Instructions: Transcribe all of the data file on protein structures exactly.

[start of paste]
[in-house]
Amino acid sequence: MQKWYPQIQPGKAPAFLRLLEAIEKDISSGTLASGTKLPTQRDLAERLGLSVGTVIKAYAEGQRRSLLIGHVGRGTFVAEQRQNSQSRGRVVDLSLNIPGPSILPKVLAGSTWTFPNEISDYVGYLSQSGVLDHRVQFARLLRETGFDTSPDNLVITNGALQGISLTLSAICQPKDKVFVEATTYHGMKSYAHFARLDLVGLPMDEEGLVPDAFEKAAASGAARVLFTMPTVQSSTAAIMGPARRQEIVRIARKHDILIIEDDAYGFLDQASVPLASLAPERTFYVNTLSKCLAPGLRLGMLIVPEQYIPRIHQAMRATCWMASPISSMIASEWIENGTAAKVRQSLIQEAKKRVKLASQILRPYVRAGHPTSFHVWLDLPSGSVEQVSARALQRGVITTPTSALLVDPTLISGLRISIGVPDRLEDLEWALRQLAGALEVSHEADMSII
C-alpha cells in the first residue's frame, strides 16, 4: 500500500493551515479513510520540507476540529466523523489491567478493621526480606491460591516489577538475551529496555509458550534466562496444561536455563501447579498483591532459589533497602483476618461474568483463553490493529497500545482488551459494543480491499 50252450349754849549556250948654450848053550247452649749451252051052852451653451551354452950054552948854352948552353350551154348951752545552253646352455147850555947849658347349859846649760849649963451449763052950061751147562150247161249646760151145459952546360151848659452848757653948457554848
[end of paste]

[in-house]
Amino acid sequence: MQKWYPQIQPGKAPAFLRLLEAIEKDISSGTLASGTKLPTQRDLAERLGLSVGTVIKAYAEGQRRSLLIGHVGRGTFVAEQRQNSQSRGRVVDLSLNIPGPSILPKVLAGSTWTFPNEISDYVGYLSQSGVLDHRVQFARLLRETGFDTSPDNLVITNGALQGISLTLSAICQPKDKVFVEATTYHGMKSYAHFARLDLVGLPMDEEGLVPDAFEKAAASGAARVLFTMPTVQSSTAAIMGPARRQEIVRIARKHDILIIEDDAYGFLDQASVPLASLAPERTFYVNTLSKCLAPGLRLGMLIVPEQYIPRIHQAMRATCWMASPISSMIASEWIENGTAAKVRQSLIQEAKKRVKLASQILRPYVRAGHPTSFHVWLDLPSGSVEQVSARALQRGVITTPTSALLVDPTLISGLRISIGVPDRLEDLEWALRQLAGALEVSHEADMSII
C-alpha cells in the first residue's frame, strides 16, 4: 500500500493551515479513510520540507476540529466523523489491567478493621526480606491460591516489577538475551529496555509458550534466562496444561536455563501447579498483591532459589533497602483476618461474568483463553490493529497500545482488551459494543480491499 50252450349754849549556250948654450848053550247452649749451252051052852451653451551354452950054552948854352948552353350551154348951752545552253646352455147850555947849658347349859846649760849649963451449763052950061751147562150247161249646760151145459952546360151848659452848757653948457554848